New finding offers clues for blocking cancer gene
A new study suggests a potential new way to block Notch, one of the most common cancer-causing genes, without causing severe side effects.
American Cancer Society, Elisa U. Pardee Foundation, Rally Foundation for Childhood Cancer Research, Vs. Cancer Foundation, Bear Necessities Pediatric Cancer Foundation, Concern Foundation, American Society of Hematology, National Institutes of Health

Contact: Nicole Fawcett
University of Michigan Health System

Public Release: 27-Oct-2015
Lancet Oncology
Inherited gene variation linked to an increased risk of the most common childhood cancer
For two generations of one family, inherited variation in the ETV6 gene linked to an increased risk of childhood acute lymphoblastic leukemia.
National Institutes of Health, American Society of Hematology, Order of St. Francis Foundation, Mie Prefecture

Contact: Frannie Marmorstein
St. Jude Children's Research Hospital

Public Release: 27-Oct-2015
Annals of Oncology
Study shows association between breastfeeding and reduced risk of aggressive breast cancer
A large international study shows that breastfeeding is associated with a lower risk of developing an aggressive form of breast cancer called hormone-receptor negative.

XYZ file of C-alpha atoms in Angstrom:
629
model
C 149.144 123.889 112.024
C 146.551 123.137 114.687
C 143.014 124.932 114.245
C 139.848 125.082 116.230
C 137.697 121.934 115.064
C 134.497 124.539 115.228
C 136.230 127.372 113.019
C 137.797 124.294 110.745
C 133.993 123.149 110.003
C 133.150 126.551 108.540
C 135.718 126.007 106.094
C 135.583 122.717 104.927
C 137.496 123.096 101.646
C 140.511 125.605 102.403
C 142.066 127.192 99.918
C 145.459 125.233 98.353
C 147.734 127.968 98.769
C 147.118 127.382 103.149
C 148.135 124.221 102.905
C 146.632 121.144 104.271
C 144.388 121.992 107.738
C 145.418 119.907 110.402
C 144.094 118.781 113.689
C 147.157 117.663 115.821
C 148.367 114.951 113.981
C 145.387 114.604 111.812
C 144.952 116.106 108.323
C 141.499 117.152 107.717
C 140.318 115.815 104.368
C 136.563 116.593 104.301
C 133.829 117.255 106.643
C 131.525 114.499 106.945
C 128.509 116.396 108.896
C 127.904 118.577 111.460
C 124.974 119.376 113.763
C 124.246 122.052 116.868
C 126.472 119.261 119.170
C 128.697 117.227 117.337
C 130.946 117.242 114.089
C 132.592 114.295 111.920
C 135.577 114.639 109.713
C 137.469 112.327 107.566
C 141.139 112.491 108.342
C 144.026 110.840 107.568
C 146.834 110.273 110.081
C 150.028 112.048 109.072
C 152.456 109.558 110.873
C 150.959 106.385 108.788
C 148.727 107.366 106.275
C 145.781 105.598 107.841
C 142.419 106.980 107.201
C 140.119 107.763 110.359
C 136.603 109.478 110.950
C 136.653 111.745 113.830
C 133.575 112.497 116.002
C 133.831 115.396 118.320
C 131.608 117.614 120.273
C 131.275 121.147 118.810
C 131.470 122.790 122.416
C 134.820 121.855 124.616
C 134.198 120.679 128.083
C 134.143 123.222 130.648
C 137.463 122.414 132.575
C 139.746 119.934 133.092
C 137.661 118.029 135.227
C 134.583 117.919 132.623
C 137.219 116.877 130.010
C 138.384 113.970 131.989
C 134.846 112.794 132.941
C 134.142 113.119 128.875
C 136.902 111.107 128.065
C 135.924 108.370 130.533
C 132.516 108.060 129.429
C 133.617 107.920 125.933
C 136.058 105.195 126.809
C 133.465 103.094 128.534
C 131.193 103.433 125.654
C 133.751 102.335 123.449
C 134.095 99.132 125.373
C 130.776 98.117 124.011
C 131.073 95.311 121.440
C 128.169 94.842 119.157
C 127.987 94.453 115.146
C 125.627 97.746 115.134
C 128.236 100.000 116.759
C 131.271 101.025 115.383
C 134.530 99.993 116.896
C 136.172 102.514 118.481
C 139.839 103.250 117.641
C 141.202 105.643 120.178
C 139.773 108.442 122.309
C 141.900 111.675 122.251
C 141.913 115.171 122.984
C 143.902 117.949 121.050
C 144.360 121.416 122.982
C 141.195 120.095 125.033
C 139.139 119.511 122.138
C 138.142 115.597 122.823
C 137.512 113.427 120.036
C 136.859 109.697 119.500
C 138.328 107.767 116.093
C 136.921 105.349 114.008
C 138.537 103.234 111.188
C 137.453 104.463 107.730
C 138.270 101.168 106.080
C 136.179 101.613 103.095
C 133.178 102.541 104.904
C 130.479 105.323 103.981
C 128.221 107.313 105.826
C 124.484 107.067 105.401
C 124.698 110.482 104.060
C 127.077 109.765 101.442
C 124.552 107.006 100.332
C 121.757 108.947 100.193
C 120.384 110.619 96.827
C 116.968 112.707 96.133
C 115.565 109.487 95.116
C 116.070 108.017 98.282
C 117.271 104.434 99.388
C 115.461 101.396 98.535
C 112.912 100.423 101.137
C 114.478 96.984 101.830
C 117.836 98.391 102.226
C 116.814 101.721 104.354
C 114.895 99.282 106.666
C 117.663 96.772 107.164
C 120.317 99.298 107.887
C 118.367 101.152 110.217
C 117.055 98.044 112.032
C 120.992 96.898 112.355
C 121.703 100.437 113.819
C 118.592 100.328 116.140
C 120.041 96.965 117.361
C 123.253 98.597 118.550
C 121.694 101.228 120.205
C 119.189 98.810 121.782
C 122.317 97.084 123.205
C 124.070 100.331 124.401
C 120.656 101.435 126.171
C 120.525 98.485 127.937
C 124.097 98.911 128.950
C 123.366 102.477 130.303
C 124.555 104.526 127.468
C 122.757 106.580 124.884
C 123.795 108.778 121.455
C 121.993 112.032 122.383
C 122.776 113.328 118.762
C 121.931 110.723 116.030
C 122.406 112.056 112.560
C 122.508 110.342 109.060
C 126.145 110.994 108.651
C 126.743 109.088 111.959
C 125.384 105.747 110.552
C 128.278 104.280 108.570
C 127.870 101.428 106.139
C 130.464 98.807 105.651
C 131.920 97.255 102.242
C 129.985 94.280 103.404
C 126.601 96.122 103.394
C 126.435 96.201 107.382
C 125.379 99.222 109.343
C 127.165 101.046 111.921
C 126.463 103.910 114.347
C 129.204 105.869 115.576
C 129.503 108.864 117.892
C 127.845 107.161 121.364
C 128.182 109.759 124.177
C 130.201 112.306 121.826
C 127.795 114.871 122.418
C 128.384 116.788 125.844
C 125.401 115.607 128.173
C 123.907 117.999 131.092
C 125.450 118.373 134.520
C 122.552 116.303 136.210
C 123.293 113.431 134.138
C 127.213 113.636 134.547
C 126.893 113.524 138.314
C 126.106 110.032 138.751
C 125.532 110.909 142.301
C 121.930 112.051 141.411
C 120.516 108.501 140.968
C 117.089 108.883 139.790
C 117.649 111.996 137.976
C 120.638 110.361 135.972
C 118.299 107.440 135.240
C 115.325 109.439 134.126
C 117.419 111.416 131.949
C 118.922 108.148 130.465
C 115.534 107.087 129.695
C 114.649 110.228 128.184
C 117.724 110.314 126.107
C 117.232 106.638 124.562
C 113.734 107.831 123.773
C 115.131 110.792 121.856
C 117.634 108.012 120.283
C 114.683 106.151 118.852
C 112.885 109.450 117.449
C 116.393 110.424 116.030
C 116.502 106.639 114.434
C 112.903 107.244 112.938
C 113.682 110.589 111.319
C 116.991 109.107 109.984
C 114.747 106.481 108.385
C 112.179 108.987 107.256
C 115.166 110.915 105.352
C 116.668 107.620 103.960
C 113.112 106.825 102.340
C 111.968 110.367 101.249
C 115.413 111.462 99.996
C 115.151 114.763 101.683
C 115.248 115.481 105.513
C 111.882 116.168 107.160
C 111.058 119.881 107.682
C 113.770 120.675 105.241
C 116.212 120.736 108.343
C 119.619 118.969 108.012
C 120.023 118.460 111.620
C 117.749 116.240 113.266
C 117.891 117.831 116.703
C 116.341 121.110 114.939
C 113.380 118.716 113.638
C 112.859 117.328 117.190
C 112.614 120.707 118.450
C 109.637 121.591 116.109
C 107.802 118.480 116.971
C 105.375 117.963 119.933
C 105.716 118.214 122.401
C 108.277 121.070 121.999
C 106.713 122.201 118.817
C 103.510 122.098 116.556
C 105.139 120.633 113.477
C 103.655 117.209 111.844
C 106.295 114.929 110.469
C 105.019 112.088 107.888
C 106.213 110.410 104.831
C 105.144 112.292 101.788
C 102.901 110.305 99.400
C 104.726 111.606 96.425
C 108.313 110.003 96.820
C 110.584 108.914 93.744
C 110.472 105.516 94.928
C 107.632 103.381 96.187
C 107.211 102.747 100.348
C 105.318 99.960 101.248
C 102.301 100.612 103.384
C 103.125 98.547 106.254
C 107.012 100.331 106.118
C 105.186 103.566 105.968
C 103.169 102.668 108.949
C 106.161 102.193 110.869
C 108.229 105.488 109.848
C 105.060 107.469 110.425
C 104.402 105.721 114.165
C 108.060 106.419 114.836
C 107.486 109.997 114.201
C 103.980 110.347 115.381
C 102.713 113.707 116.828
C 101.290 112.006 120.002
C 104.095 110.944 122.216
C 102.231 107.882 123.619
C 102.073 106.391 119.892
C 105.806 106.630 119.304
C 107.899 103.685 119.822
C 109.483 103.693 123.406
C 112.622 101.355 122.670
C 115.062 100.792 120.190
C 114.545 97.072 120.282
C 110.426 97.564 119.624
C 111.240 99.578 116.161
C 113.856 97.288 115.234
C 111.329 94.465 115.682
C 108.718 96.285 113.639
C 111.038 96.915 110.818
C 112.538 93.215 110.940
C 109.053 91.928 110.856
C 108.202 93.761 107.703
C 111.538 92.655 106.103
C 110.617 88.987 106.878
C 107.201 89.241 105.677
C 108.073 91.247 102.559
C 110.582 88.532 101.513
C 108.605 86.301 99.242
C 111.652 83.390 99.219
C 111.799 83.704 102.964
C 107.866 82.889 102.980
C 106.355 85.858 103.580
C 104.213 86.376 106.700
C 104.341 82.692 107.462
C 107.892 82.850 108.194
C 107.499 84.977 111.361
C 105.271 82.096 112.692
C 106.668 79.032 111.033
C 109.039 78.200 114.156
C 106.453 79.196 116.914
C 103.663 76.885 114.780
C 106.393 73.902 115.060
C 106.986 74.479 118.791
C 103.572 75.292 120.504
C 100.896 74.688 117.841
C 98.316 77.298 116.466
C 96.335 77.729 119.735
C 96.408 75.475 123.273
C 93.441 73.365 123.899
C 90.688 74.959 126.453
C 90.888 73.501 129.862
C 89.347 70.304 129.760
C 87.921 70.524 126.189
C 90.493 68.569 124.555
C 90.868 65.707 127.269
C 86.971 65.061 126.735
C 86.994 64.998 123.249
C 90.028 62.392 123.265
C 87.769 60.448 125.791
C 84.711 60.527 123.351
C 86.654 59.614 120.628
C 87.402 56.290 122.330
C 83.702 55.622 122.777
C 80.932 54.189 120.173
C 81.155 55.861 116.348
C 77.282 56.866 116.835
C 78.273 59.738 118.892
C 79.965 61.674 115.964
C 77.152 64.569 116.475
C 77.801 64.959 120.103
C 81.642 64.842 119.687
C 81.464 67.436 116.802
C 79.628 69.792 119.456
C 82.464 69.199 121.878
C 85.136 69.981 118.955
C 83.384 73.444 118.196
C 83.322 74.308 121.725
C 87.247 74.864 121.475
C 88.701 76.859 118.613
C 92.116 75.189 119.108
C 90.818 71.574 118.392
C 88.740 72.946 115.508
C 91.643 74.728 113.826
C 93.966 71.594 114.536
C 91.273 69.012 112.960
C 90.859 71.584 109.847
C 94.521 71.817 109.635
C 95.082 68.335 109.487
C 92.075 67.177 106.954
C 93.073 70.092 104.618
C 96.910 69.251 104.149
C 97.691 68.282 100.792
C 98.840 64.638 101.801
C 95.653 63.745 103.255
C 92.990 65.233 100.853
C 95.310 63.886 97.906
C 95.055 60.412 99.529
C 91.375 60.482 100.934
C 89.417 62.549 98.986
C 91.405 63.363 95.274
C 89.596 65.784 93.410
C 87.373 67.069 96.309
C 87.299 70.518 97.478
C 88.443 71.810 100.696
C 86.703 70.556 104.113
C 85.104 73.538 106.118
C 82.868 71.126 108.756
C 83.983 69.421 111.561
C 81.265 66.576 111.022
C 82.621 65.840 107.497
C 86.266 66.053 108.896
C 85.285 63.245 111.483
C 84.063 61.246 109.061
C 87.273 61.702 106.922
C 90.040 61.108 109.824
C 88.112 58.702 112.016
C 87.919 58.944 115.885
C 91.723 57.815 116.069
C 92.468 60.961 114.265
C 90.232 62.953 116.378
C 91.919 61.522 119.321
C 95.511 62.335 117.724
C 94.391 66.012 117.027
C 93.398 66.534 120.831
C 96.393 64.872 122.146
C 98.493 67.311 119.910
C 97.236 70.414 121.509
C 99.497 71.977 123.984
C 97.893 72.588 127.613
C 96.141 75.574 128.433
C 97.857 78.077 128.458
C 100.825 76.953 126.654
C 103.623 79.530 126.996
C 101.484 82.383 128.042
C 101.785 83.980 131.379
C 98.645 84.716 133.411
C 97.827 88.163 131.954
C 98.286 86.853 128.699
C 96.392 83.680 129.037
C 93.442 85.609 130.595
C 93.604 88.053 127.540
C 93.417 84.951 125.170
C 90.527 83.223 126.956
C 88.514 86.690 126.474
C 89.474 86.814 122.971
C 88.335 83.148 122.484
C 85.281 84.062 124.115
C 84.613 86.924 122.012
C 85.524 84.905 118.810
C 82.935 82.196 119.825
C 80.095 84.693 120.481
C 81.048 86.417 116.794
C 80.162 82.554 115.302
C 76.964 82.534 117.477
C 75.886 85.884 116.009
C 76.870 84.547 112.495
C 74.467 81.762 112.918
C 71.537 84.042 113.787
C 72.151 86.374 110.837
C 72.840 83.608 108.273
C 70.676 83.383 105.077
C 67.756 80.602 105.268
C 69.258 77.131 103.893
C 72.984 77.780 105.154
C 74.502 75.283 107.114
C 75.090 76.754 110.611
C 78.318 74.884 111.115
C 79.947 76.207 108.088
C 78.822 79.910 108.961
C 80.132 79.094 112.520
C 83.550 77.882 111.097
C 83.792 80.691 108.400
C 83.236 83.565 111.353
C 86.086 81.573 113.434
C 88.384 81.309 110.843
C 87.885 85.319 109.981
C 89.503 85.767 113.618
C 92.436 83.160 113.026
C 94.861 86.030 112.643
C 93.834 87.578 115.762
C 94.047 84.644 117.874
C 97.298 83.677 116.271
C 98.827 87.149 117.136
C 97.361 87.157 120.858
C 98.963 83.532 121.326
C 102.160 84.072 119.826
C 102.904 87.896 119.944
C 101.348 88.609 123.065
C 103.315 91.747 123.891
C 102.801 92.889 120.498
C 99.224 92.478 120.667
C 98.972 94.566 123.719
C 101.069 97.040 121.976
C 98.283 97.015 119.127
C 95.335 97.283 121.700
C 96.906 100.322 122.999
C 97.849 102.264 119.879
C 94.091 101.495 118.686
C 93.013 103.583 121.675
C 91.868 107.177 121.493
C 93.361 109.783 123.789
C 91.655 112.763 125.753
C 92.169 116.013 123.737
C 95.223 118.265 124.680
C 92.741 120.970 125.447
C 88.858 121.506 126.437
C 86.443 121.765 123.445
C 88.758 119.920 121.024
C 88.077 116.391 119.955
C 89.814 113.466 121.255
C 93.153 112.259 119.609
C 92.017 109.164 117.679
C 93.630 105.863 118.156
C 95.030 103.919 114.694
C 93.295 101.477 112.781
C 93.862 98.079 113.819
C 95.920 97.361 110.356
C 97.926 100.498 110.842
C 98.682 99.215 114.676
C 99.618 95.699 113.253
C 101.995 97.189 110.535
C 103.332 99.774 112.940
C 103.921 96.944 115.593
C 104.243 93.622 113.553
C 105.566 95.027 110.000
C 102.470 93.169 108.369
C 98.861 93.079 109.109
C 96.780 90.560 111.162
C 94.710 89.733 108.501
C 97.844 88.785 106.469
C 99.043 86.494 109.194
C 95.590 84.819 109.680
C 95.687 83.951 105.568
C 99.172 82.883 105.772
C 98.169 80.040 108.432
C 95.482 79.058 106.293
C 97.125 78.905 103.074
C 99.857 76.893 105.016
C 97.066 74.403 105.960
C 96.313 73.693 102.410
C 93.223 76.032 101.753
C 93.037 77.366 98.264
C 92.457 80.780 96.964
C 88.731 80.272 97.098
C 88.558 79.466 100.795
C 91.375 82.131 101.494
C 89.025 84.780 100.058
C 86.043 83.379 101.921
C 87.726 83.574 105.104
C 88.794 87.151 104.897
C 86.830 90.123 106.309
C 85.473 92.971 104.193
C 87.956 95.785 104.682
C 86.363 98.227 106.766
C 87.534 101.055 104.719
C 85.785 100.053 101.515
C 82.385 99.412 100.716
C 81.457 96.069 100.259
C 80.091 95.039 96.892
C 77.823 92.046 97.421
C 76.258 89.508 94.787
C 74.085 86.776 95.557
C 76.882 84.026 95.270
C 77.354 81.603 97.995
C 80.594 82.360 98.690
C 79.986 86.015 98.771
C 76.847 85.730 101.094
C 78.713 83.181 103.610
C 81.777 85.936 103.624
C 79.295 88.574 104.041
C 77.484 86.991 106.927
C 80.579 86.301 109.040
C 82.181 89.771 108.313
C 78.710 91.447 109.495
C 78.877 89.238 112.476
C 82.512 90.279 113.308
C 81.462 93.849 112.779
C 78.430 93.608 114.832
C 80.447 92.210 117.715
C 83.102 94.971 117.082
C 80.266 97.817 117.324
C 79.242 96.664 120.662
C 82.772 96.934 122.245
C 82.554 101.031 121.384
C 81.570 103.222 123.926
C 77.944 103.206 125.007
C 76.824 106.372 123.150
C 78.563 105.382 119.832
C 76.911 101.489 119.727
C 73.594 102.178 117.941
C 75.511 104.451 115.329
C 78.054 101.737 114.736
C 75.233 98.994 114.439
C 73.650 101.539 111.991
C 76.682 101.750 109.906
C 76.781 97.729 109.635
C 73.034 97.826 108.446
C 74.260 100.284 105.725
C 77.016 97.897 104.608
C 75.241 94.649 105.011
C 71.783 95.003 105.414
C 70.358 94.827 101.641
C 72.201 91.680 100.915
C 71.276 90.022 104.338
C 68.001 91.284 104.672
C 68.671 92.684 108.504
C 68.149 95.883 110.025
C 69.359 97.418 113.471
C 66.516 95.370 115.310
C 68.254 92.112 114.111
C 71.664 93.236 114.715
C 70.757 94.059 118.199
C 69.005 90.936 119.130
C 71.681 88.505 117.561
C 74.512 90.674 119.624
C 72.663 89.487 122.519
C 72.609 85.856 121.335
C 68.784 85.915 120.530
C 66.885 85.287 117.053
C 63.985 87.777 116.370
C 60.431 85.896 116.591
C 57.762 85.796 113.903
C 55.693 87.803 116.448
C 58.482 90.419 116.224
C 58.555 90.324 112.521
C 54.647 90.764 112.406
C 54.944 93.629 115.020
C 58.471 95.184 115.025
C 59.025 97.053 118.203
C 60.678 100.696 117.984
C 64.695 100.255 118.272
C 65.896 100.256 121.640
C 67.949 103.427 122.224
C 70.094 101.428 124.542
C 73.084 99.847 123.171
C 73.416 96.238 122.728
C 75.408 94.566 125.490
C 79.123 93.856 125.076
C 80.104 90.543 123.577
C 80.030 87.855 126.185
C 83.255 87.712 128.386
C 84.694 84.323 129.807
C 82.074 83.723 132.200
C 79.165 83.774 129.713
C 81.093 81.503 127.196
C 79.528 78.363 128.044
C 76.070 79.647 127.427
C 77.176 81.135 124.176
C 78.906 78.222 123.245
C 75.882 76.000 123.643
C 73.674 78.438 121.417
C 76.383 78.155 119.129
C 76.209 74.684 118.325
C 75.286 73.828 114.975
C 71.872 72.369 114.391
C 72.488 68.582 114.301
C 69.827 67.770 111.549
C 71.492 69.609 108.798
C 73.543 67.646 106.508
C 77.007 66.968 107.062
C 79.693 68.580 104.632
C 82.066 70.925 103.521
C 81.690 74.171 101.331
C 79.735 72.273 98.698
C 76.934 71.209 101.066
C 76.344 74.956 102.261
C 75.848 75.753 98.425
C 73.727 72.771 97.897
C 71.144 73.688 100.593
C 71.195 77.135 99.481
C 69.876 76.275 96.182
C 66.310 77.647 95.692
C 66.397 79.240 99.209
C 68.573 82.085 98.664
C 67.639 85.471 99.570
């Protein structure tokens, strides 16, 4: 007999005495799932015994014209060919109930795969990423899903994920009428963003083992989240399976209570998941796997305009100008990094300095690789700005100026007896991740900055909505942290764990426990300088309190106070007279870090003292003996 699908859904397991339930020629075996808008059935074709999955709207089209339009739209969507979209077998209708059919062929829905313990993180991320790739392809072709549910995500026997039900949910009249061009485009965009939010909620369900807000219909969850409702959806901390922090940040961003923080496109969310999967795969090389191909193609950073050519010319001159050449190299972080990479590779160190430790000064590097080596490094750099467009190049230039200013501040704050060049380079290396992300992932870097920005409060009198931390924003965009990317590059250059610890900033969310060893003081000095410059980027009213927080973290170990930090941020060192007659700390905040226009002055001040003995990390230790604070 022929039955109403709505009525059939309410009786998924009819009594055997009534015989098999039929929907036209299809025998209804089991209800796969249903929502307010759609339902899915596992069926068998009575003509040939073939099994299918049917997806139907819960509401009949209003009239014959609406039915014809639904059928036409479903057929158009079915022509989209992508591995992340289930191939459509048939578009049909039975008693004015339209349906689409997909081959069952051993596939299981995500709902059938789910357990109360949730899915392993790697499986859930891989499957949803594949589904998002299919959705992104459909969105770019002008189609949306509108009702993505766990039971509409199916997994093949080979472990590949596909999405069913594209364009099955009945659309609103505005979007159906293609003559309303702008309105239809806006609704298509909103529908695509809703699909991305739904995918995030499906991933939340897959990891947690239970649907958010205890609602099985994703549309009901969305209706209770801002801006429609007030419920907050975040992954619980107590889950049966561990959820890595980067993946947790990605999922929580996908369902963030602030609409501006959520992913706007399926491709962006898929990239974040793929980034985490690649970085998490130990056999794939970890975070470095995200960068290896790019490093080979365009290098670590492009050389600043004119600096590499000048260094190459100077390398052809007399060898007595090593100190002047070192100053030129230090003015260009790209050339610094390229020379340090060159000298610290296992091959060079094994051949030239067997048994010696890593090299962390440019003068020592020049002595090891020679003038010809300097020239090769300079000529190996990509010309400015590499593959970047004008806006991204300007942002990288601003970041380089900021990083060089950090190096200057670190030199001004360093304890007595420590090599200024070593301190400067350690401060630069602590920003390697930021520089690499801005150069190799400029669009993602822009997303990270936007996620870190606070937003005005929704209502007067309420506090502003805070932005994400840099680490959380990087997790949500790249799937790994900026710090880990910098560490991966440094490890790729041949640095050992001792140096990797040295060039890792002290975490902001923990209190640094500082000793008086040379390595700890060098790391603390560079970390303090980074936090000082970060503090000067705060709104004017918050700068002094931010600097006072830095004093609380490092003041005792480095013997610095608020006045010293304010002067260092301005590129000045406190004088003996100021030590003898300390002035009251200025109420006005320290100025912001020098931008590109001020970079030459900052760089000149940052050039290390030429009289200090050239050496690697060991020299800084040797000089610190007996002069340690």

Contact: Pamela Green
American Cancer Society

Public Release: 27-Oct-2015
Journal of Neurochemistry
New finding helps explain why many alcohol drinkers also are smokers
Alcohol and nicotine use have long been known to go hand in hand. Previous research shows that more than 85 percent of US adults who are alcohol-dependent also are nicotine-dependent. Now, researchers from the University of Missouri School of Medicine have found that nicotine cancels out the sleep-inducing effects of alcohol. It's a finding that sheds light on the reason alcohol and nicotine usage are so closely linked.
NIH/National Institute of Alcohol Abuse and Alcoholism

Contact: Derek Thompson
University of Missouri-Columbia

Public Release: 27-Oct-2015
Nature Medicine
3-D pancreatic cancer organoid may help predict clinical responses, personalize treatments
A new method to grow 3-D organoid cultures of pancreatic tumors directly from surgical tissue offers a promising opportunity for testing targeted therapies and personalizing treatments in a rapid, cost-effective manner.

Contact: Bonnie Prescott
Beth Israel Deaconess Medical Center

Public Release: 27-Oct-2015
Clinical Cancer Research
Potential new therapy for triple-negative breast cancer shows promise in lab studies
Recent laboratory findings provide novel insight into potential new therapeutic approaches for triple-negative breast cancer, a particularly difficult to treat and aggressive form of the disease.

Contact: Beth Hinshaw Hall
Van Andel Research Institute

Public Release: 27-Oct-2015
Scientific Reports
Researchers explore natural molecule's potential to aid immune response
Proteins called cytokines are known to influence immune cell fate, but the process is complex. Researchers examined how a specific cytokine, interleukin-15, influences gene expression patterns in T helper cells.

Contact: Paula Brewer Byron
Virginia Tech

Showing releases 201-225 out of 1306.